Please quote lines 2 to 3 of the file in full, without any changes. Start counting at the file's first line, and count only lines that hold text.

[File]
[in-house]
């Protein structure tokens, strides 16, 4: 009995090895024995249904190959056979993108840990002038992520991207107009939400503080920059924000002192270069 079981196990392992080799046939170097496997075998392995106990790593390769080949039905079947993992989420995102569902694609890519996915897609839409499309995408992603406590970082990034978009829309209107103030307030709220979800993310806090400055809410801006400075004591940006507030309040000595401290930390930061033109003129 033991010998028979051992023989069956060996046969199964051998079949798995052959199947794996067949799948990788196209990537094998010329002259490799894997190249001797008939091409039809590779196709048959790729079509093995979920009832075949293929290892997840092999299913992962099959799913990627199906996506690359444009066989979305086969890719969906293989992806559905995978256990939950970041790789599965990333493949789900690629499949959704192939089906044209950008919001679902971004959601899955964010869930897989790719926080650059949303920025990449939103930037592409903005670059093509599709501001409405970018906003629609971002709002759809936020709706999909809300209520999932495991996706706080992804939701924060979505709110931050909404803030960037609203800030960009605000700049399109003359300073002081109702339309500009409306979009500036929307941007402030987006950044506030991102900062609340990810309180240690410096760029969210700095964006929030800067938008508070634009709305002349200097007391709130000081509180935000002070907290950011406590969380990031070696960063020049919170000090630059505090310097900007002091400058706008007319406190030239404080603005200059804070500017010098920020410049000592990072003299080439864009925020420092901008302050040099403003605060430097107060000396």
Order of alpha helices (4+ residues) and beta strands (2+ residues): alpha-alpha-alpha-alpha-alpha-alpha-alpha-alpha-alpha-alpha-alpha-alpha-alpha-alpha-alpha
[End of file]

């Protein structure tokens, strides 16, 4: 009995090895024995249904190959056979993108840990002038992520991207107009939400503080920059924000002192270069 079981196990392992080799046939170097496997075998392995106990790593390769080949039905079947993992989420995102569902694609890519996915897609839409499309995408992603406590970082990034978009829309209107103030307030709220979800993310806090400055809410801006400075004591940006507030309040000595401290930390930061033109003129 033991010998028979051992023989069956060996046969199964051998079949798995052959199947794996067949799948990788196209990537094998010329002259490799894997190249001797008939091409039809590779196709048959790729079509093995979920009832075949293929290892997840092999299913992962099959799913990627199906996506690359444009066989979305086969890719969906293989992806559905995978256990939950970041790789599965990333493949789900690629499949959704192939089906044209950008919001679902971004959601899955964010869930897989790719926080650059949303920025990449939103930037592409903005670059093509599709501001409405970018906003629609971002709002759809936020709706999909809300209520999932495991996706706080992804939701924060979505709110931050909404803030960037609203800030960009605000700049399109003359300073002081109702339309500009409306979009500036929307941007402030987006950044506030991102900062609340990810309180240690410096760029969210700095964006929030800067938008508070634009709305002349200097007391709130000081509180935000002070907290950011406590969380990031070696960063020049919170000090630059505090310097900007002091400058706008007319406190030239404080603005200059804070500017010098920020410049000592990072003299080439864009925020420092901008302050040099403003605060430097107060000396």
Order of alpha helices (4+ residues) and beta strands (2+ residues): alpha-alpha-alpha-alpha-alpha-alpha-alpha-alpha-alpha-alpha-alpha-alpha-alpha-alpha-alpha